Texas Court of Appeals Finds Fraud Exclusion Irreconcilable with Forgery Endorsement

With phishing scams and other cybercrimes on the rise, insurers are offering products that protect insureds who fall victim to scams. In Cent. Mut. Ins. Co. v. Reliance Prop. Mgmt., No. 05-21-00071-CV, 2022 Tex. App. LEXIS 3521 (Tex. App. May 25, 2022), the Texas Court of Appeals was tasked with interpreting an endorsement extending coverage for fraud-based crimes in the context of a policy form exclusion for losses caused by fraud. This recent decision underscores the importance of narrowly tailoring policy language to effectuate the intended coverage.

Reliance Property Management (“RPM”) purchased a commercial lines insurance policy from Central Mutual Insurance. The policy’s commercial property coverage part—specifically the “Buildings and Personal Property Coverage Form”—was subject to a Voluntary Parting Exclusion, which provided that Central Mutual “will not pay for the loss or damage caused by the [. . .] voluntary parting with any property by you or anyone else to whom you have entrusted the property if induced to do so by any fraudulent scheme, trick, device or false pretense.” RPM purchased a Premier Plus endorsement to the policy that added coverage, in relevant part, for “Forgery or Alteration,” “Computer and Funds Transfer and Fraud,” and “Fraudulent Impersonation.” The endorsement stated that Central Mutual “will pay for the loss resulting directly from ‘forgery’ or alteration of checks, drafts, promissory notes, or similar written promises, orders or directions to pay some certain in ‘money’ that are made or drawn upon you; or [. . .] by one acting as your agent.”

RPM is a small property management company with three employees: Robert Grunnah (“Grunnah”), the owner and president; Debbie Molitor (“Molitor”), the secretary and bookkeeper; and Alex Lilley, the property manager. On May 18, 2017, Molitor received a fraudulent email from “Fake Robert” asking if she could make wire transfers. Over the course of the following week, “Fake Robert” sent instructions to Molitor and RPM’s bank officers at BB&T Bank to authorize Molitor to make wire transfers for RPM. After further communications, “Fake Robert” instructed Molitor to transfer $220,000 to Hong Kong from RPM’s account. The following day, Molitor received additional requests for transfers, so she called Grunnah only to find he knew nothing of the requests or the previous transfer. They immediately contacted the bank and attempted to stop the payment but were unable to do so. RPM then filed a claim for the loss of $220,000, Central Mutual denied coverage, and this legal battle ensued.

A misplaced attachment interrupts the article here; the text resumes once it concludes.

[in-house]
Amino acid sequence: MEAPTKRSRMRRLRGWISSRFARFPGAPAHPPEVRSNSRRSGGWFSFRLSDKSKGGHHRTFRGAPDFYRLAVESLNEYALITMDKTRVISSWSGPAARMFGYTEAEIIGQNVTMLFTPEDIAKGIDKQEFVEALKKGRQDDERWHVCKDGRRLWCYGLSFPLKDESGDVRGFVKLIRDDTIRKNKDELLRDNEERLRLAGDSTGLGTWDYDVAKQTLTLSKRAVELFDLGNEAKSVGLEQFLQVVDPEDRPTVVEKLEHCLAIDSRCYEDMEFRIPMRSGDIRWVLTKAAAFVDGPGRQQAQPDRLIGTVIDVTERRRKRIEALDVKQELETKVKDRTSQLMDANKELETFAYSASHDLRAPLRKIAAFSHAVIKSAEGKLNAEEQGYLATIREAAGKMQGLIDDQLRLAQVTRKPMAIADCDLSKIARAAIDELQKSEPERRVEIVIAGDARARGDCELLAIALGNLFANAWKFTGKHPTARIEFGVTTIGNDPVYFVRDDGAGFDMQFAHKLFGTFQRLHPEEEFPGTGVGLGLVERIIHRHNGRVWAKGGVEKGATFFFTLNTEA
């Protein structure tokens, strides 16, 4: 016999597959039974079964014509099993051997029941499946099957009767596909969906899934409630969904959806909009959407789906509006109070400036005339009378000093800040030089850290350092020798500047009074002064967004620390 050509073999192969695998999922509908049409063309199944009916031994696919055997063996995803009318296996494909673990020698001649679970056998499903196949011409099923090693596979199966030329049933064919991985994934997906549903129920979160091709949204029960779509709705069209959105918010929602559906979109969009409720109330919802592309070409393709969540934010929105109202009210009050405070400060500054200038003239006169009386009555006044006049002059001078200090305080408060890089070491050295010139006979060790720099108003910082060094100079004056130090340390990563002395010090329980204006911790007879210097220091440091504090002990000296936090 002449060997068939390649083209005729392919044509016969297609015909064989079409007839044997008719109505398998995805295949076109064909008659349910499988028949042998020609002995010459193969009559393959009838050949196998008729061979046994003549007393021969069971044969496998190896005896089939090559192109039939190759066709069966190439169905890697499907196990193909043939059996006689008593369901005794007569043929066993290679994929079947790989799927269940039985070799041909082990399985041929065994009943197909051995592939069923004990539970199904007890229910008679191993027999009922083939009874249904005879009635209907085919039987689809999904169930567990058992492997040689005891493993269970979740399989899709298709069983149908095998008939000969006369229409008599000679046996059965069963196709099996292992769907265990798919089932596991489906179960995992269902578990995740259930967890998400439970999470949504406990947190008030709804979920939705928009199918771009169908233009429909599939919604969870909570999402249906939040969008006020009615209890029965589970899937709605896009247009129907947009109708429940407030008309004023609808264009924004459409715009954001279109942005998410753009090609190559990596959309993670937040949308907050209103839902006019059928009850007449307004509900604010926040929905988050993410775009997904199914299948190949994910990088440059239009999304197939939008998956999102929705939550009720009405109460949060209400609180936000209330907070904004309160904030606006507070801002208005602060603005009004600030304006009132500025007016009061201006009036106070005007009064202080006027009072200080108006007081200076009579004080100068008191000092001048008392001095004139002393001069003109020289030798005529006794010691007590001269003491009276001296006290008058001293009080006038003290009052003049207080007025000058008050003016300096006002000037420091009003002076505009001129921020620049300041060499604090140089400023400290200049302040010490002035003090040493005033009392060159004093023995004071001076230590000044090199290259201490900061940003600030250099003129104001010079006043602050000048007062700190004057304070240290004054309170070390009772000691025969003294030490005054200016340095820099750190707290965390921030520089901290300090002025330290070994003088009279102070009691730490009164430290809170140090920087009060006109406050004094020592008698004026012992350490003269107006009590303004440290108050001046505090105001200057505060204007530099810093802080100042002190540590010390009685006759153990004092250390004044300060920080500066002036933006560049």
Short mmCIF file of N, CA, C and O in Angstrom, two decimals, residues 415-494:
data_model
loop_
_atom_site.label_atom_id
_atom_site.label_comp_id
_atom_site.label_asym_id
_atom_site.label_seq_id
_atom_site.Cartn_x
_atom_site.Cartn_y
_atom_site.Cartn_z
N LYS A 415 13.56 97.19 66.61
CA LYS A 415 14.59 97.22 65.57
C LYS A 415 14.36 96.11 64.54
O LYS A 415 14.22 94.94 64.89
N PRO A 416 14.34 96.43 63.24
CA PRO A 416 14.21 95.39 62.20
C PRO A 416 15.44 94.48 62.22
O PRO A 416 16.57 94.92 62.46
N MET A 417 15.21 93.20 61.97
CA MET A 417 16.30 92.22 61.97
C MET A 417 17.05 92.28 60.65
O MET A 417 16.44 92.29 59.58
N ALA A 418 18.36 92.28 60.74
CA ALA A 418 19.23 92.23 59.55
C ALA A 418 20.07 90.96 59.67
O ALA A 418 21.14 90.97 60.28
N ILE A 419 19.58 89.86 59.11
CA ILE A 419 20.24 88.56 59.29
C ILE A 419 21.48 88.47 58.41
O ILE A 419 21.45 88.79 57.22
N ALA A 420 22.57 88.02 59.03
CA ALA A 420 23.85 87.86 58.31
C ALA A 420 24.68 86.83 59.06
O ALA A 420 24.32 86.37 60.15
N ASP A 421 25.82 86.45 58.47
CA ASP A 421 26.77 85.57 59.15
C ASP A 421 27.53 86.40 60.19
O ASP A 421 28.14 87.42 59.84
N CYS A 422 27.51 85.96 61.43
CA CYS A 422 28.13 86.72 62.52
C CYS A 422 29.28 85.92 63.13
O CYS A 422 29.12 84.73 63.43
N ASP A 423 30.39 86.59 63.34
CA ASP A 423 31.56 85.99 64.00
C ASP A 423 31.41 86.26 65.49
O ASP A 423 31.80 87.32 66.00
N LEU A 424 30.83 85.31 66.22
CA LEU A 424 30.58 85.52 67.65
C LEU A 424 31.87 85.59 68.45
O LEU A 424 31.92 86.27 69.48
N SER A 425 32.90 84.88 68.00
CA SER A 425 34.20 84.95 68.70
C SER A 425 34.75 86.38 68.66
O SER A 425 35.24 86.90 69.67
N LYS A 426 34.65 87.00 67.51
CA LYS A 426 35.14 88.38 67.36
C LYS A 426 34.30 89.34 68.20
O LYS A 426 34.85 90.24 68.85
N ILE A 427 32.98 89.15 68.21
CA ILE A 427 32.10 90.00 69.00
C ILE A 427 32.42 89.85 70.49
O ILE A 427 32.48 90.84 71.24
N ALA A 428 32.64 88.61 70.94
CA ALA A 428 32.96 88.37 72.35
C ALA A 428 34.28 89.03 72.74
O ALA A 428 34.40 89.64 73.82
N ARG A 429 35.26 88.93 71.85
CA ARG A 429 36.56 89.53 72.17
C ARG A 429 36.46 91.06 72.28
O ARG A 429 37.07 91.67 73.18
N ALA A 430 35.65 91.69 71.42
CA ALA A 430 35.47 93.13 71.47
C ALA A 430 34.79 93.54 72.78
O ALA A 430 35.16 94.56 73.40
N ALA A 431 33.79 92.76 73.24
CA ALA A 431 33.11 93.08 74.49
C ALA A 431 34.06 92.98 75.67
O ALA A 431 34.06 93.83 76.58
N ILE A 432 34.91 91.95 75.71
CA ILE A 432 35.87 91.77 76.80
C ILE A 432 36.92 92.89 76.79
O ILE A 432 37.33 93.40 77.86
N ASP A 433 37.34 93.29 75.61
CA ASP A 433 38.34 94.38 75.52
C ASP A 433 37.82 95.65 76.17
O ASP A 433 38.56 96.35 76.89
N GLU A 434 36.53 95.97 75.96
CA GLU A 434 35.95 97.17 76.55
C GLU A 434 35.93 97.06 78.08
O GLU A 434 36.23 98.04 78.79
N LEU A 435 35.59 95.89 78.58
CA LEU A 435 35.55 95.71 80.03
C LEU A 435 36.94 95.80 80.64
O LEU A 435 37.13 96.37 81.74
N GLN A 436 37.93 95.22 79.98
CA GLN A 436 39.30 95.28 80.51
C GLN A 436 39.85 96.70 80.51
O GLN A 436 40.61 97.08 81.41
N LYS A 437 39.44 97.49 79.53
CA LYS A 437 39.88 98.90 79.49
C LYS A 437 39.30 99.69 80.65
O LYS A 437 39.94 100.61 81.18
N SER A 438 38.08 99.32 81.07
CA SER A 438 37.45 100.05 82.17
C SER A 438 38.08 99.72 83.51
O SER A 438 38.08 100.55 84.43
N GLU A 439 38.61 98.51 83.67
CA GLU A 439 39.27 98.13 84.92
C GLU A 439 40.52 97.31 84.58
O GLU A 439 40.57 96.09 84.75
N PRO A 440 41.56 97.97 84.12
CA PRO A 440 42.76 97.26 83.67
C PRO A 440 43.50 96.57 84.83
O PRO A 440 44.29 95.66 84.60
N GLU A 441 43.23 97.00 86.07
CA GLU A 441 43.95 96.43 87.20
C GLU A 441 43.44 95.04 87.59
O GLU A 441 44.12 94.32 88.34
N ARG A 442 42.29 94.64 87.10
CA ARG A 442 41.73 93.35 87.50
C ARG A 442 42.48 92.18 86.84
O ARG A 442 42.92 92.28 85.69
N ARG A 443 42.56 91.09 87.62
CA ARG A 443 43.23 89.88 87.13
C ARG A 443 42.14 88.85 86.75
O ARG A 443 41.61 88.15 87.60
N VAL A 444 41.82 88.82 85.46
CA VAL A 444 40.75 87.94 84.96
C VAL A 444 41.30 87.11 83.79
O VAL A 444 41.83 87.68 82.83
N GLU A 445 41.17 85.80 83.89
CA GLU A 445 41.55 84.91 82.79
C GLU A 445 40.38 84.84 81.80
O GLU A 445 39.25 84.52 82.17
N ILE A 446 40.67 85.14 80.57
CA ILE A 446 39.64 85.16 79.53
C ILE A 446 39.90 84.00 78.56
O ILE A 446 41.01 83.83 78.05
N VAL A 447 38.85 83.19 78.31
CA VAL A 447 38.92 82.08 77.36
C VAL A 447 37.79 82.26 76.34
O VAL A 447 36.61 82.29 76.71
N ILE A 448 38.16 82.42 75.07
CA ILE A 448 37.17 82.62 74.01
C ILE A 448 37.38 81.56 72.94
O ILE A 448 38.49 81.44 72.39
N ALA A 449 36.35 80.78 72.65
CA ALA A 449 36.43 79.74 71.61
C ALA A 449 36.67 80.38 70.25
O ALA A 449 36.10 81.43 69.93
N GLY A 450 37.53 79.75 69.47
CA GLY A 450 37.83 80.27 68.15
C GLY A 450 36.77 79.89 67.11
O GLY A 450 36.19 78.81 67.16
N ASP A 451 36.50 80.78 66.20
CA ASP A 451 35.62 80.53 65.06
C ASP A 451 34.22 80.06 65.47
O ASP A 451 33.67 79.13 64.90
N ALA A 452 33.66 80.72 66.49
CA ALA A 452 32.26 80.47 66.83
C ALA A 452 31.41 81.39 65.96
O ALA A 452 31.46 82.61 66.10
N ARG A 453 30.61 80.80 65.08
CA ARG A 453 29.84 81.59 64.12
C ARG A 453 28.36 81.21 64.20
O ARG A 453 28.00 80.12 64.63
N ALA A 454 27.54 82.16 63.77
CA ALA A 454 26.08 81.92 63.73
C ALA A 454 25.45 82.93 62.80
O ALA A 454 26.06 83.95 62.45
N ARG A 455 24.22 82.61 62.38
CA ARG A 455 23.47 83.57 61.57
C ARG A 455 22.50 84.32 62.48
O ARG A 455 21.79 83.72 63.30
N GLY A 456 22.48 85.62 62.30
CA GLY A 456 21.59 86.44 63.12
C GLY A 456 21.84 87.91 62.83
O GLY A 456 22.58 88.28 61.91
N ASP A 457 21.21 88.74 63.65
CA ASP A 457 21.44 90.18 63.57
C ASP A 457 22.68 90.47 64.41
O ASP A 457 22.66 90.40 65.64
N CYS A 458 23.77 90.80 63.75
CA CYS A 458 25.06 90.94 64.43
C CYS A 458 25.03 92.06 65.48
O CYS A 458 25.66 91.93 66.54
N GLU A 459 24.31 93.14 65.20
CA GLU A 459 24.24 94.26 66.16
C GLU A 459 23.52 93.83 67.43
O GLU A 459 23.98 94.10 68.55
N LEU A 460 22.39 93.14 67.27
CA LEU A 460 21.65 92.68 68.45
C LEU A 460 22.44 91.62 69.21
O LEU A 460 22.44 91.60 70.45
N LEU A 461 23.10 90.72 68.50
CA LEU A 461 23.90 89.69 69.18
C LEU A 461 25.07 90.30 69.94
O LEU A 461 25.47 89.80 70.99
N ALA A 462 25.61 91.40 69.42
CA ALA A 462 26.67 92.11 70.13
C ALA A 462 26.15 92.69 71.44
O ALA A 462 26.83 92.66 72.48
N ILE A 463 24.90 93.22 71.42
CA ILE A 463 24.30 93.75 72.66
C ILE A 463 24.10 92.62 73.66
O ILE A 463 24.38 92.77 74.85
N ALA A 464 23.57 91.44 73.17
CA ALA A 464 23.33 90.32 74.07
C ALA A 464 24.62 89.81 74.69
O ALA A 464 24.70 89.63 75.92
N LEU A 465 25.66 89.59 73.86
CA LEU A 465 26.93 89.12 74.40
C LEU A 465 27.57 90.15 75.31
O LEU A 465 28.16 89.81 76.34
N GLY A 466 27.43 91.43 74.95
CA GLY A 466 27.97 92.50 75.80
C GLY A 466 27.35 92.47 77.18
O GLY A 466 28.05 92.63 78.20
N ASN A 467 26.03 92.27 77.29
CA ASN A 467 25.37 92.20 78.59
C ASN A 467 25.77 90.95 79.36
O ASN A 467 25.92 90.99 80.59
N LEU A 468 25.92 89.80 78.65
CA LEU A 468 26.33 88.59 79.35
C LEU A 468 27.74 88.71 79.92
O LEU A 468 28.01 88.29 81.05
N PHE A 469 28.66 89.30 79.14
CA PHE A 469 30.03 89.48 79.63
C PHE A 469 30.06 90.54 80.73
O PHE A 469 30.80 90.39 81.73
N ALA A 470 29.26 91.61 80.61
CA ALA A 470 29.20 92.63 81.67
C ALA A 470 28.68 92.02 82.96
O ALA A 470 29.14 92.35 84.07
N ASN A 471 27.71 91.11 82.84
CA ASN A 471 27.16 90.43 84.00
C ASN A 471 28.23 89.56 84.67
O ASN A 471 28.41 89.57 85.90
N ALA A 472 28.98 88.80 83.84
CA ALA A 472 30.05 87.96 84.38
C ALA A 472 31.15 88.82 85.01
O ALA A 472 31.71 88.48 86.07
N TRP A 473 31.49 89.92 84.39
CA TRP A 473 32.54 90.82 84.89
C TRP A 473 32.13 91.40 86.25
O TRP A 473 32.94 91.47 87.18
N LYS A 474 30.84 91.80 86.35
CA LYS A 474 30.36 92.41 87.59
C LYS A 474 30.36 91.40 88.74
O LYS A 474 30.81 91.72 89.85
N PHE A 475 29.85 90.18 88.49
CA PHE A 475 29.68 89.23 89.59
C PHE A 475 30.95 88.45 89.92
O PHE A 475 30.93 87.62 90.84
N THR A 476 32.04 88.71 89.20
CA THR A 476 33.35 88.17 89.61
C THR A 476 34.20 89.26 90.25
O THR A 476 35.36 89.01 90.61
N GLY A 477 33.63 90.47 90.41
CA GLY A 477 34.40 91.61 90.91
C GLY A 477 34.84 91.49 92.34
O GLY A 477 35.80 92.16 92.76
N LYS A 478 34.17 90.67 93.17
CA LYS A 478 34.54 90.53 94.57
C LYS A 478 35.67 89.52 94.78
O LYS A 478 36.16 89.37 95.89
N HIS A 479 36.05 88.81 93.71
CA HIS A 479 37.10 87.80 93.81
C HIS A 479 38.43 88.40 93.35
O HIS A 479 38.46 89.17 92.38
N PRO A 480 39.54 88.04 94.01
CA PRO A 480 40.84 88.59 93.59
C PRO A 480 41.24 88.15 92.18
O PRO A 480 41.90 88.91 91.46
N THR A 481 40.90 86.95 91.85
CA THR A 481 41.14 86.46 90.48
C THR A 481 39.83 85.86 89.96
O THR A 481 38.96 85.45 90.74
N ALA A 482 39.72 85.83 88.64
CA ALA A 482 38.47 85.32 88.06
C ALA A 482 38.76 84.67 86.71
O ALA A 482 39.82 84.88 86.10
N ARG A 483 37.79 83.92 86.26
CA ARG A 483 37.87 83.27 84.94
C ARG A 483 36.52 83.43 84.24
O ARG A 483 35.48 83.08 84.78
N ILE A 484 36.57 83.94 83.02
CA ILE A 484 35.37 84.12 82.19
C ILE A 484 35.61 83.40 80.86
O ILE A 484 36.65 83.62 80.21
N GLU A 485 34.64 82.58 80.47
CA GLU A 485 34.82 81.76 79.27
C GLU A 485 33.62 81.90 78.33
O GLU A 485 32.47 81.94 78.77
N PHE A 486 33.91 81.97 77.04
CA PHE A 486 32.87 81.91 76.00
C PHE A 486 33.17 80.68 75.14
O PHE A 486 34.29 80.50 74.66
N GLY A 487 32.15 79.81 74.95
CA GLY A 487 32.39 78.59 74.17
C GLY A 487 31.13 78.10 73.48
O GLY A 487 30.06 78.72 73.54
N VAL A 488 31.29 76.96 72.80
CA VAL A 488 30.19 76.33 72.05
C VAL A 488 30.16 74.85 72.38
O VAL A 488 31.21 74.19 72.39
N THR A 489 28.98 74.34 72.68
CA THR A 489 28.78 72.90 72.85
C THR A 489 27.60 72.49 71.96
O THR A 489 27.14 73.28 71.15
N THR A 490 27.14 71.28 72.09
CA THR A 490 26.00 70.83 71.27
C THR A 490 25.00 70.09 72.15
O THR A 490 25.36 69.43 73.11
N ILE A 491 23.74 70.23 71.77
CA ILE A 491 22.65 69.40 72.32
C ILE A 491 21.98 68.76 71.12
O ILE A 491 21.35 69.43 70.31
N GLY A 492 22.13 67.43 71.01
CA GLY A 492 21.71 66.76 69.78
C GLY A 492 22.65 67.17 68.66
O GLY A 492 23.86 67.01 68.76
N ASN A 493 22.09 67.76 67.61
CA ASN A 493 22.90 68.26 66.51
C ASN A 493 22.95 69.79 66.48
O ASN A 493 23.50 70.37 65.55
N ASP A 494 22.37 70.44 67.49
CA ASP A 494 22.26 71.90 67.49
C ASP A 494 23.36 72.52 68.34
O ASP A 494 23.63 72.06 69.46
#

Central Mutual denied coverage by relying on the Voluntary Parting Exclusion, arguing that the exclusion unambiguously applies to losses resulting from the voluntary parting with property if induced to do so by a fraudulent scheme. In arguing that the Voluntary Parting Exclusion applied to coverage added by the Premier Plus endorsement, Central Mutual pointed to the following general language found at the end of the endorsement: “All other Limitations, Conditions and Exclusions apply.” RPM insisted its claim was covered under the Premier Plus endorsement, arguing that the endorsement specifically modifies the Causes of Loss form and adds coverage for losses resulting from forgery of orders or directions to pay a sum certain of money.

The Court of Appeals sided with RPM. The Court of Appeals began its analysis by reiterating Texas law on policy interpretation: endorsements cannot be read apart from the main policy, and added provisions will only supersede the previous terms to the extent they are truly in conflict. In other words, the policy and endorsements should be construed together unless they are so much in conflict that they cannot be reconciled. Applying Texas law to the coverage dispute before it, the Court of Appeals found that the Voluntary Parting Exclusion cannot be reconciled with the Premier Plus endorsement’s express coverage for loss from fraud-based crimes, such that the Premier Plus endorsement’s language controlled.

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